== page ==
December 21

End the budget war of Finance vs Marketing

Marketing Strategy

5  comments

I look at the challenge that marketers often face when it comes to getting their budgets approved by finance and I wonder why does it have to be so hard?

Many financial executives still view marketing as an expense, a.k.a. cost center, rather than viewing it as an asset that creates revenue.

What’s the bottom line?

It’s the numbers.  So why not begin with that?

A report by MarketingSherpa shows that marketers need to do a better job capturing and communicating their value.  According to their research, “…only 17% of B-to-B marketers we queried were sure their CFOs understood the value of lead generation programs.”

Related post: U.S. Companies Are Severely Mismanaging Lead Generation

Close the loop

Ultimately, if marketers want to win over finance they need to demonstrate that marketing is an asset, not a liability. They need to demonstrate their impact all the way to bottom line sales via “closed loop metrics.”

Related post: Closed Loop Feedback: The Missing Lead Generation Huddle

It was interesting to see that according to MarketingSherpa’s report, marketers complain they don’t have the resources to close the loop on their marketing investments.  It seems they would rather spend their budgets on things that drive activity (which is often wasted) over results measurement.  A study by the CMO council showed this is a key reason CMOs are losing influence at the executive table.

How about concentrating budget dollars on better measurement tools for sales and marketing, process mapping or outside services to qualify and manage leads and capture and report on results?

I suggest marketers take the following steps:

  1. Sales and Marketing must collaborate on defining leads and marketing objectives.
  2. What gets measured gets done. Connect sales and marketing metrics together.
  3. Focus on the data points you REALLY need to measure in your CRM.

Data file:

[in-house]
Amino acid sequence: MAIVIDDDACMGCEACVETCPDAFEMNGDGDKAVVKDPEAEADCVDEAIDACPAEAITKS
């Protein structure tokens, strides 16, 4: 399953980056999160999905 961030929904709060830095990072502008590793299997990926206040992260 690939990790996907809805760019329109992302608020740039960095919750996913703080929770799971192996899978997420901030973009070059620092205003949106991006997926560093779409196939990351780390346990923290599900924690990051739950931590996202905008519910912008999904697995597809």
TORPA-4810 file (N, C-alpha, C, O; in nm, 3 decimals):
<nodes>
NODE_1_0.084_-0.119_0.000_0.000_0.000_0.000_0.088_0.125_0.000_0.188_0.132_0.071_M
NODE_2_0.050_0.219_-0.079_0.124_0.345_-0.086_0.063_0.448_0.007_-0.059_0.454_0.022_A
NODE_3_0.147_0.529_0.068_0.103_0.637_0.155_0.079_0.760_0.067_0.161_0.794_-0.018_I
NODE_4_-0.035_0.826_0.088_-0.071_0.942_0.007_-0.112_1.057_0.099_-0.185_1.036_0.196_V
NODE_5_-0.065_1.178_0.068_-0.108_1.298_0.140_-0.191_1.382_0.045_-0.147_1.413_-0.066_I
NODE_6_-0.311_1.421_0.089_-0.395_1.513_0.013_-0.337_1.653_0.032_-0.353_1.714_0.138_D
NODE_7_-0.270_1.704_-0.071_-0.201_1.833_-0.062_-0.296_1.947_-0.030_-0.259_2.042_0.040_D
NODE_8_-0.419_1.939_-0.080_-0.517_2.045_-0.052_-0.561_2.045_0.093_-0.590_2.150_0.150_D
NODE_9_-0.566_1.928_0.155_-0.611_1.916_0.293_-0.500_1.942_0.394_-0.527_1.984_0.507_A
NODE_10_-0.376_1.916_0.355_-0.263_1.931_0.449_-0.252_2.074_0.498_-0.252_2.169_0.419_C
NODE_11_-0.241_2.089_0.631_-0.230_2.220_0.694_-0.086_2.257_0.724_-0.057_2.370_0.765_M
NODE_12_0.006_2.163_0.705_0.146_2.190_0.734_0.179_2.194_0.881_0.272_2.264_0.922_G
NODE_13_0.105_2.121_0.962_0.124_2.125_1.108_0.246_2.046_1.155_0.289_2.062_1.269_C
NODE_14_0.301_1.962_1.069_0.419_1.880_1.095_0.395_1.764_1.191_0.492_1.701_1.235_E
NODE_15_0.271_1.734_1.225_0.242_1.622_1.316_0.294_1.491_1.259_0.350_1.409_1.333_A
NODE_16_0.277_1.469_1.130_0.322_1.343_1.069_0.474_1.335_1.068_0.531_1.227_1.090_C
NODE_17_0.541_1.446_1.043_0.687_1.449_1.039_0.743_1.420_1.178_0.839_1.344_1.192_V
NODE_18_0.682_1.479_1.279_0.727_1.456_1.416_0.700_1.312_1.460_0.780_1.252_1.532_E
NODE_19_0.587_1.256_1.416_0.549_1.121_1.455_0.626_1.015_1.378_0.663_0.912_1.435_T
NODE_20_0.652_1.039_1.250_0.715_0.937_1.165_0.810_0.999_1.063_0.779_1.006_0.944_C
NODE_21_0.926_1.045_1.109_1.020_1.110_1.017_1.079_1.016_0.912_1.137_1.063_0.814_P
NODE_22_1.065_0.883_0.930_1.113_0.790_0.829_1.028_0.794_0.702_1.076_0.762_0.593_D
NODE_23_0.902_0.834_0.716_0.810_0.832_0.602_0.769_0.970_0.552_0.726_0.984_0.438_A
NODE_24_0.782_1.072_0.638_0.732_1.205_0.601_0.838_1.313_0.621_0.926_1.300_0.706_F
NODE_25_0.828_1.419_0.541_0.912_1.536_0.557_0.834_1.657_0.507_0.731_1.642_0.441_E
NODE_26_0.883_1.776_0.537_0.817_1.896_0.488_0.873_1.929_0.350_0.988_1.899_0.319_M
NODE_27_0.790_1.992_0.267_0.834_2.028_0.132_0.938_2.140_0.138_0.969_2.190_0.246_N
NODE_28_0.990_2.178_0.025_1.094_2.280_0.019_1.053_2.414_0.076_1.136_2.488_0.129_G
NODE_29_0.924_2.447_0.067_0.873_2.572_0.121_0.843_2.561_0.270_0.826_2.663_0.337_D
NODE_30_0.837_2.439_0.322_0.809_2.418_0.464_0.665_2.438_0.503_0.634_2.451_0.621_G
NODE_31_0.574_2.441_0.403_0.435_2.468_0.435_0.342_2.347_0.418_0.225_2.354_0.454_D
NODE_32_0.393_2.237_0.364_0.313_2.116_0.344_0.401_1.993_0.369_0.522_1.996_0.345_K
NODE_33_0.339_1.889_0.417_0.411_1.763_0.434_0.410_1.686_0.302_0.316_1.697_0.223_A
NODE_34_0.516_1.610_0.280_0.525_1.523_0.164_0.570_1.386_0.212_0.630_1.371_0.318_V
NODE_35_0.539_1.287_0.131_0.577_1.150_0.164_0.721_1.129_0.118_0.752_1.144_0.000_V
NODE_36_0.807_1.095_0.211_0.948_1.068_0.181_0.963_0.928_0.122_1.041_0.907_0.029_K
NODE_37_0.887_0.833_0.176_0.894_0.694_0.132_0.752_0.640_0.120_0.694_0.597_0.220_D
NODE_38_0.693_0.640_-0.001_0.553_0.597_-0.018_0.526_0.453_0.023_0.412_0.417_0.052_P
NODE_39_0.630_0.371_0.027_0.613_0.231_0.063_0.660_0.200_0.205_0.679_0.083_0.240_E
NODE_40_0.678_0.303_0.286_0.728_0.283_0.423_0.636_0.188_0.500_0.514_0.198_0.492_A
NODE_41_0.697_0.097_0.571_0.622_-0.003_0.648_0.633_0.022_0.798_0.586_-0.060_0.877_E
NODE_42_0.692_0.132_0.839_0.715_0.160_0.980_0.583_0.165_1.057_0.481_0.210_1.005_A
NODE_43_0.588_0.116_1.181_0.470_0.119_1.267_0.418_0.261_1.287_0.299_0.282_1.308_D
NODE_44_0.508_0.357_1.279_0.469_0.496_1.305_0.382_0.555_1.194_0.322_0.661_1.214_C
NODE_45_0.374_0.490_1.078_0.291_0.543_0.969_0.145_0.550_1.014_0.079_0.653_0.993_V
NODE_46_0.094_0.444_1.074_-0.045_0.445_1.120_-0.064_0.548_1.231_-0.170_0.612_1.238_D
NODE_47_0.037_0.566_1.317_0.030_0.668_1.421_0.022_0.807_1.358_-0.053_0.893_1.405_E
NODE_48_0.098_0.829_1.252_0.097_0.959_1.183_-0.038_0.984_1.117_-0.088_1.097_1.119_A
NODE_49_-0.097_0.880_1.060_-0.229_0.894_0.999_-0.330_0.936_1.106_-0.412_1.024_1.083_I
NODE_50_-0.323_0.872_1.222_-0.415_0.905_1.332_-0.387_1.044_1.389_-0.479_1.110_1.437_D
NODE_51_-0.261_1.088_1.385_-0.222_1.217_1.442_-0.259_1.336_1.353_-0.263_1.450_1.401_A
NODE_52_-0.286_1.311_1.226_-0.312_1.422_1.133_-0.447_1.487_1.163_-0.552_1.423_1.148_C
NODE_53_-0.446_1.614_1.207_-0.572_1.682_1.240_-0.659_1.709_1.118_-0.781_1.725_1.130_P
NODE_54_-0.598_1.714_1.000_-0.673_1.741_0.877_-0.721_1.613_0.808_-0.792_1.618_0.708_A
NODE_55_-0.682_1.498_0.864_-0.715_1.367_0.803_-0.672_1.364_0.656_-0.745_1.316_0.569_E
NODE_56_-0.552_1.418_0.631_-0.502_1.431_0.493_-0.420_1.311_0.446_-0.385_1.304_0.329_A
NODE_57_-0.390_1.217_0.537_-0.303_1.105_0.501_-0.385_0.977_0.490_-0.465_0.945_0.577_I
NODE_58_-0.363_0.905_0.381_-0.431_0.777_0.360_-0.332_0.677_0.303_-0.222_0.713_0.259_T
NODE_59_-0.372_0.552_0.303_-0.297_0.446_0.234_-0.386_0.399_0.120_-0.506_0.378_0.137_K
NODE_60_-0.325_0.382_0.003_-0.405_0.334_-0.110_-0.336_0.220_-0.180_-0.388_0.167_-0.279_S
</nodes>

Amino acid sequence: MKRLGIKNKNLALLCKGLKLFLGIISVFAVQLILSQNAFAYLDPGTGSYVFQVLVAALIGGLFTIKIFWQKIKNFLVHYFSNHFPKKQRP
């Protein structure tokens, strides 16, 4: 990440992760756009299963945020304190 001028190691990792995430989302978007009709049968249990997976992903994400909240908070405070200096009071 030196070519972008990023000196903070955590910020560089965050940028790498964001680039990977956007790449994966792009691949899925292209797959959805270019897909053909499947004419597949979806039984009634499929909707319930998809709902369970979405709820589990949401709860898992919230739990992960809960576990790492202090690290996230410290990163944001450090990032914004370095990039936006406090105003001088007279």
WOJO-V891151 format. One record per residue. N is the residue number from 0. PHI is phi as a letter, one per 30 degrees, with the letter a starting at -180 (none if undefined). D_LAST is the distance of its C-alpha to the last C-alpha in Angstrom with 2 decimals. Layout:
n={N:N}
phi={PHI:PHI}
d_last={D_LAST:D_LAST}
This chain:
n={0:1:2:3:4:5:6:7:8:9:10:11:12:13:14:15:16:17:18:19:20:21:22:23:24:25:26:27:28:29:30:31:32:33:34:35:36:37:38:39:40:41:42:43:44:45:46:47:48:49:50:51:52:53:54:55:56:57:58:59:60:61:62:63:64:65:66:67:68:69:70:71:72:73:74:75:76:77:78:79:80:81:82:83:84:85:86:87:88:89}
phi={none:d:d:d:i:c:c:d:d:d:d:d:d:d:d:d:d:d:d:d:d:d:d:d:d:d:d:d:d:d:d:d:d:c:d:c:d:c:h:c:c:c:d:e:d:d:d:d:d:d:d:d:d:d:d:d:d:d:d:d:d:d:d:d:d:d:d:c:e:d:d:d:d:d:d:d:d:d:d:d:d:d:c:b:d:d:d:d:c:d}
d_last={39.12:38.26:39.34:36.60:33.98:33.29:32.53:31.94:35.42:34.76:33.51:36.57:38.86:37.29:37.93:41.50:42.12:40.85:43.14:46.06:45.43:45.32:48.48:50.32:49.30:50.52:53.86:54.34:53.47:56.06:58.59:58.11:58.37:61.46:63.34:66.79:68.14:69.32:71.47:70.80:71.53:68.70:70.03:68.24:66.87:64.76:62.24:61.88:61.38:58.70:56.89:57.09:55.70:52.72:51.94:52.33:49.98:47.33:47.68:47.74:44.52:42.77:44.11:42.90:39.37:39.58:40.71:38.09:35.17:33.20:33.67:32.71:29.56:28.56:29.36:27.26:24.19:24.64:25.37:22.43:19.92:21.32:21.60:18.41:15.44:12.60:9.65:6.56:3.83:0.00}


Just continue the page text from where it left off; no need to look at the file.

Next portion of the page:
4. Close the loop on marketing-generated leads via the lead generation huddle

Read: MarketingSherpa > Sales & Finance vs Marketing: 227 B-to-B Lead Generation Marketers on Office Politics (9 New Data Charts).

You may also like:

How to Improve Lead Routing to Skyrocket Sales Results

Who Should Own Lead Generation for a Complex Sale?

Lead Nurturing: 5 Useful Tactics to Get More Opportunities

10 Most Popular B2B Lead Generation Blog Posts of 2017

About the author 

Brian Carroll

Brian Carroll is the CEO and founder of markempa, helping companies to convert more customers with empathy-based marketing. He is the author of the bestseller, Lead Generation for the Complex Sale and founded B2B Lead Roundtable LinkedIn Group with 20,301+ members.

  1. What steps would you recommend financial executives take to better understand marketing?

    Good post … when marketing and finance speak the same language, things can really hum!

  2. I just wrote a similar post called “Stop being a cost center” (it’s #9 in my series Ten Practical Trends in B2B Marketing). In my opinion, the main reason why other departments view Marketing as a cost center is that the marketers themselves tend to frame the discussion in terms of costs. One common metric, Cost per Lead, focuses exclusively on the cost side, not the value of the lead.